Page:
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#1 DuncanDad

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Posted 13 October 2019 - 04:47 PM

We have a money market account earning near 10% apr.

 

We have a chunk of change we would like to also earn near 10% apr but, we would like to use at least the principle to pay down on the lake house build. We are looking at 18 months max for the house build. We will be adding 2-3k/month to this but, we would like to avoid any tax penalty.

 

We are not sure of the timeline to see our current house but, we are looking at somewhere in the 24-36 month range. This alone will pay for about 60-80% of the new house cost.

 

Can we add to the money market account and leave the interest in place but "safe haven" some funds for the new home build?


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#2 djinkc

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Posted 13 October 2019 - 05:01 PM

10% - we would all like to hear about that


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#3 Vagus

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Posted 13 October 2019 - 05:05 PM

10% - we would all like to hear about that

I too am interested in this.  I have a money market account that sits at 0.01%  Maybe lower.


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#4 BFB

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Posted 13 October 2019 - 05:17 PM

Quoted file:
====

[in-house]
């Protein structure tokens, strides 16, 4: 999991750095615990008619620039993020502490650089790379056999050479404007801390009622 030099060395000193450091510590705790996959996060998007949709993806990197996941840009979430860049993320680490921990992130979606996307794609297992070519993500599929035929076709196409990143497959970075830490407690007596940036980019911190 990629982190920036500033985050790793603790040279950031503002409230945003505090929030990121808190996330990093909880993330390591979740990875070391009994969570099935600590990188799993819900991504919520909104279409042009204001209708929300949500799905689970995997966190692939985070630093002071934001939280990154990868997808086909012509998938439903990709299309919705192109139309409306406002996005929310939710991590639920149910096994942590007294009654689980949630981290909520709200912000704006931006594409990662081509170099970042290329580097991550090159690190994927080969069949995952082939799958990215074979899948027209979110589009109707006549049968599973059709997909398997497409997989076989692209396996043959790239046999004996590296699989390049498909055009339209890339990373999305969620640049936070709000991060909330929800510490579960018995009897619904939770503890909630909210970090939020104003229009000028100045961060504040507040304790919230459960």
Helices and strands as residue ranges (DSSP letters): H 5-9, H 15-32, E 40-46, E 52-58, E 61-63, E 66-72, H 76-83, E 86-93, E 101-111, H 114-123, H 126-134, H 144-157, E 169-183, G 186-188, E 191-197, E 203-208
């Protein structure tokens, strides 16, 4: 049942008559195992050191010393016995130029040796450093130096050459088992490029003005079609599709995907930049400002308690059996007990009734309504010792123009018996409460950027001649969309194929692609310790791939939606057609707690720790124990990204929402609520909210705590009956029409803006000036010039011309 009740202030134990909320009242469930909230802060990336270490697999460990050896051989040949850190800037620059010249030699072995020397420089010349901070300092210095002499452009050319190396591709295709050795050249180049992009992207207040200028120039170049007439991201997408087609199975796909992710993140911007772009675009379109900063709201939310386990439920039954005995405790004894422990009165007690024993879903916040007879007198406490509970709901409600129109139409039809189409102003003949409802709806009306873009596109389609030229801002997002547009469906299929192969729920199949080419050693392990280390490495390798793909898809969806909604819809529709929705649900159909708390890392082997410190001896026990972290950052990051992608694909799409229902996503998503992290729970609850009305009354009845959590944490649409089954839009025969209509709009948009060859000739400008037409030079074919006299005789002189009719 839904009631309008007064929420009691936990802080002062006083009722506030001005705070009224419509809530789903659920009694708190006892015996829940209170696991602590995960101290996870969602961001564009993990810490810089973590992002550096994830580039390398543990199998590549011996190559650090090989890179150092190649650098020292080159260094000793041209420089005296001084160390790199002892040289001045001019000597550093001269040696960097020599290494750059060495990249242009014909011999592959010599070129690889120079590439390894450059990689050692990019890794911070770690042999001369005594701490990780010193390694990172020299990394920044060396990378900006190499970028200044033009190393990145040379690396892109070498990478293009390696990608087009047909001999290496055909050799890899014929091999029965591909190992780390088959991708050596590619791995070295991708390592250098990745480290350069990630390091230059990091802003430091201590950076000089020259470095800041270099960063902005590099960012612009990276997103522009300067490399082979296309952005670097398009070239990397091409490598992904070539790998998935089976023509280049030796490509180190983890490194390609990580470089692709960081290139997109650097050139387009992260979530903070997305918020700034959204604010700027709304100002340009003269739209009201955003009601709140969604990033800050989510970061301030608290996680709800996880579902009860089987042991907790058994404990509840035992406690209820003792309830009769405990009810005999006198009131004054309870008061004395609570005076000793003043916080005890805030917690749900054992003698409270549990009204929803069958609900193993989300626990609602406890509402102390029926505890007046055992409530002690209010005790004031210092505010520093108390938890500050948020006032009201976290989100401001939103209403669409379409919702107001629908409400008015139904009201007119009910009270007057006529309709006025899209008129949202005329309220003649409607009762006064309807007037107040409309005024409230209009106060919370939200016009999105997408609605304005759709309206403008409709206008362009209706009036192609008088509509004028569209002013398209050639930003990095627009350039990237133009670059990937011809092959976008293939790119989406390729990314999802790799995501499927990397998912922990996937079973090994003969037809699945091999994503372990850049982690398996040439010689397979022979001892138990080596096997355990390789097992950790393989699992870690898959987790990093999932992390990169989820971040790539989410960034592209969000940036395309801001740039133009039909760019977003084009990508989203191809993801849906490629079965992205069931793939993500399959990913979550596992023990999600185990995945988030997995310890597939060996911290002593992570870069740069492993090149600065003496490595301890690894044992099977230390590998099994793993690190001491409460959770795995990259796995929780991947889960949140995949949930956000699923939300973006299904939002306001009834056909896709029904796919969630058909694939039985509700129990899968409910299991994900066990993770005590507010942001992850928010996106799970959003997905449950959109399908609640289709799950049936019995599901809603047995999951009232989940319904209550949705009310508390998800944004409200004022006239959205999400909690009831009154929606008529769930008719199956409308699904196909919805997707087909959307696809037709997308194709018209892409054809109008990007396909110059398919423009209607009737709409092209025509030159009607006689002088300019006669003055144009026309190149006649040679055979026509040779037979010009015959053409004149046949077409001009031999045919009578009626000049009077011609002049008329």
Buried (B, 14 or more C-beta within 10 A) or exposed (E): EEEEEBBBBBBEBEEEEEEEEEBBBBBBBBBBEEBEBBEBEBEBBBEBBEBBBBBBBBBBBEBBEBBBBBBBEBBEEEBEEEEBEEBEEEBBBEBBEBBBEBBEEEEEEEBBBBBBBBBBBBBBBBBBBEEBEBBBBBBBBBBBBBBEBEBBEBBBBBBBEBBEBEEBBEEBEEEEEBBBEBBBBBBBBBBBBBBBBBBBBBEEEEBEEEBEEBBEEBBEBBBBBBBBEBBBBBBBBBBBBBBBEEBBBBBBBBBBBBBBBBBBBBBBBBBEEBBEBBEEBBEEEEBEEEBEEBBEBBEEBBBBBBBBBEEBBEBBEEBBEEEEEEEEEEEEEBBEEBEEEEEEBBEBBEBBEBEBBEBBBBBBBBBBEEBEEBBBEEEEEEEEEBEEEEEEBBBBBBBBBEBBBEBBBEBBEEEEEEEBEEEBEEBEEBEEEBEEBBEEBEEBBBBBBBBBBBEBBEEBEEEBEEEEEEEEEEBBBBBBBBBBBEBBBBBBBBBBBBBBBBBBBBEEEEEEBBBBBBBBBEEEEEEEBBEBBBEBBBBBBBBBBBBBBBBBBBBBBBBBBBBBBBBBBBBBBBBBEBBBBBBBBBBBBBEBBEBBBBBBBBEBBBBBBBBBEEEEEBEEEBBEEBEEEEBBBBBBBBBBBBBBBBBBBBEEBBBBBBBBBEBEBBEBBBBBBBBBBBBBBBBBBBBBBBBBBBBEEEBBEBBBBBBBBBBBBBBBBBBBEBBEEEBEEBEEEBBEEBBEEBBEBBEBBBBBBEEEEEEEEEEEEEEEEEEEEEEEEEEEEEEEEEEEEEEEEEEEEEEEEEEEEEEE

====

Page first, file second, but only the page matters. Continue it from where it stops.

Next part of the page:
He said near 10%. But he doesn't realize .01 is not 10%
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#5 DuncanDad

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Posted 13 October 2019 - 05:32 PM

Sitting at ~ +60k it's up by 7600 so far this year.

 

But, as usual, the question goes unanswered...

 

But, if you want my secret formula, invest recklessly while the market is hot and back off in October. Gear up in February.


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#6 maddog

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Posted 13 October 2019 - 06:06 PM

If this is truly a money market account (and I agree that if it is, you've employed some type of wizardry to get 10%), then the interest is taxable income. The money you put in can be taken out any time, of course.

 

If I could get a guaranteed 10% right now, I'd invest every cent I have in it.

 

Are you sure this investment isn't in stocks? I'd not put any money I needed to use in the next 5 years in stocks.


Edited by maddog, 13 October 2019 - 06:08 PM.

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#7 dondewey

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Posted 13 October 2019 - 11:37 PM

It's not money market.
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#8 Vagus

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Posted 14 October 2019 - 03:03 AM

Sounds like a mutual fund, perhaps this particular account is called "money market?"  


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#9 Trub L

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Posted 14 October 2019 - 04:51 AM

10% - we would all like to hear about that


Seriously.
Maybe he means "money in the market." Definitely put your house money in there! Lol
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#10 weeperABR

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Posted 14 October 2019 - 04:52 AM

What’s a “money market” ? Can I buy money and fine silks there?

Edited by weeperabr, 14 October 2019 - 04:52 AM.

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#11 AGrandDesign

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Posted 14 October 2019 - 05:20 AM